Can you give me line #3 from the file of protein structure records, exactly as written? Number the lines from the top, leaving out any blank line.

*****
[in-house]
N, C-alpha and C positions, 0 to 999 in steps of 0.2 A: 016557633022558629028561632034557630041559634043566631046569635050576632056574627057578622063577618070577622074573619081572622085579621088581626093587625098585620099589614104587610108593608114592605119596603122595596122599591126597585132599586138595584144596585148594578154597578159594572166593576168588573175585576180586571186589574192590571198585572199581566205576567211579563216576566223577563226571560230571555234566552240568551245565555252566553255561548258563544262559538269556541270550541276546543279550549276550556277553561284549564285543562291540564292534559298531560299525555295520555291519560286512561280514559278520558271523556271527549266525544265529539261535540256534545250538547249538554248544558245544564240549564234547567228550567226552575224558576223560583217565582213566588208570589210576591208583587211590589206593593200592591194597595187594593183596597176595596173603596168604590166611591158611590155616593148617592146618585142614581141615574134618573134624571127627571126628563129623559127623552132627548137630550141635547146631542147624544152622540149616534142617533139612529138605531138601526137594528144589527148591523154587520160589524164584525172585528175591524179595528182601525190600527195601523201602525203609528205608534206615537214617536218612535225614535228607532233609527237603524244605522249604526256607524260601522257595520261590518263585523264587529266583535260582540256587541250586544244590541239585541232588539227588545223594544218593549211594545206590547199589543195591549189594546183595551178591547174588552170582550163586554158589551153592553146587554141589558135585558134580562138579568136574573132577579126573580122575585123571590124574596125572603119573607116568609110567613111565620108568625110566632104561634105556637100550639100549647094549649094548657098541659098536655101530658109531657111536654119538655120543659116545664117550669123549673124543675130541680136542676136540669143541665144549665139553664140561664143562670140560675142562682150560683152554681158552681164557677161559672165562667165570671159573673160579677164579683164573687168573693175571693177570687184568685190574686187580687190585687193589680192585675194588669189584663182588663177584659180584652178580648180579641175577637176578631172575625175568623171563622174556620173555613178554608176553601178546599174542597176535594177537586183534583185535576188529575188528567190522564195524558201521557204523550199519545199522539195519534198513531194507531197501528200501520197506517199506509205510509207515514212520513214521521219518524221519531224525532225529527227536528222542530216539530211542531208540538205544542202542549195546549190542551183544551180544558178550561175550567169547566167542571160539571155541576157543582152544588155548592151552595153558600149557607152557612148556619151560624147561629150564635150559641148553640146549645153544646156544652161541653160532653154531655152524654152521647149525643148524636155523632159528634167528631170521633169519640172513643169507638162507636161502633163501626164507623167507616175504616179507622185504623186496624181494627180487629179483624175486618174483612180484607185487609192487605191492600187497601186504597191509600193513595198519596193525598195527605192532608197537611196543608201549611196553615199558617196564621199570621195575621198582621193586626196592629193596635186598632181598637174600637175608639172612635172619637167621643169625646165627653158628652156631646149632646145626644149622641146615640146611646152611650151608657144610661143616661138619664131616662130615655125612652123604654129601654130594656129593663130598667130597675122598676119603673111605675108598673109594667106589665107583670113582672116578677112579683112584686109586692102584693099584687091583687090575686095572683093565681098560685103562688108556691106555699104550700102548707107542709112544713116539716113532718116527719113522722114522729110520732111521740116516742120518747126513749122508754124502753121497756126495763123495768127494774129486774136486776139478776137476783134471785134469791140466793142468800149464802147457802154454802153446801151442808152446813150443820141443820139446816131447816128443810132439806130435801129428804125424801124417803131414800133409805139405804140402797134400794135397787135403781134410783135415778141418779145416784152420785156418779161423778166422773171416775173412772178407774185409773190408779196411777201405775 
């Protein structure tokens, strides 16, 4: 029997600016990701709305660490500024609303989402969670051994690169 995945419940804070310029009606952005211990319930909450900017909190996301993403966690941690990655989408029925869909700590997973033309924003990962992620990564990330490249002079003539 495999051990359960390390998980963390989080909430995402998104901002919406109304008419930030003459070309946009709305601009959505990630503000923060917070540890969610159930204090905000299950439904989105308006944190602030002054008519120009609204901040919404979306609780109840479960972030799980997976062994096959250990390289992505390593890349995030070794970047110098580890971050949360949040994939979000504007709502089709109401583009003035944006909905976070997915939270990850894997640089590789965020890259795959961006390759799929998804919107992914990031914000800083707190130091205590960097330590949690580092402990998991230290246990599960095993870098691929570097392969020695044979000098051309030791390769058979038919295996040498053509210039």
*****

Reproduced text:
């Protein structure tokens, strides 16, 4: 029997600016990701709305660490500024609303989402969670051994690169 995945419940804070310029009606952005211990319930909450900017909190996301993403966690941690990655989408029925869909700590997973033309924003990962992620990564990330490249002079003539 495999051990359960390390998980963390989080909430995402998104901002919406109304008419930030003459070309946009709305601009959505990630503000923060917070540890969610159930204090905000299950439904989105308006944190602030002054008519120009609204901040919404979306609780109840479960972030799980997976062994096959250990390289992505390593890349995030070794970047110098580890971050949360949040994939979000504007709502089709109401583009003035944006909905976070997915939270990850894997640089590789965020890259795959961006390759799929998804919107992914990031914000800083707190130091205590960097330590949690580092402990998991230290246990599960095993870098691929570097392969020695044979000098051309030791390769058979038919295996040498053509210039």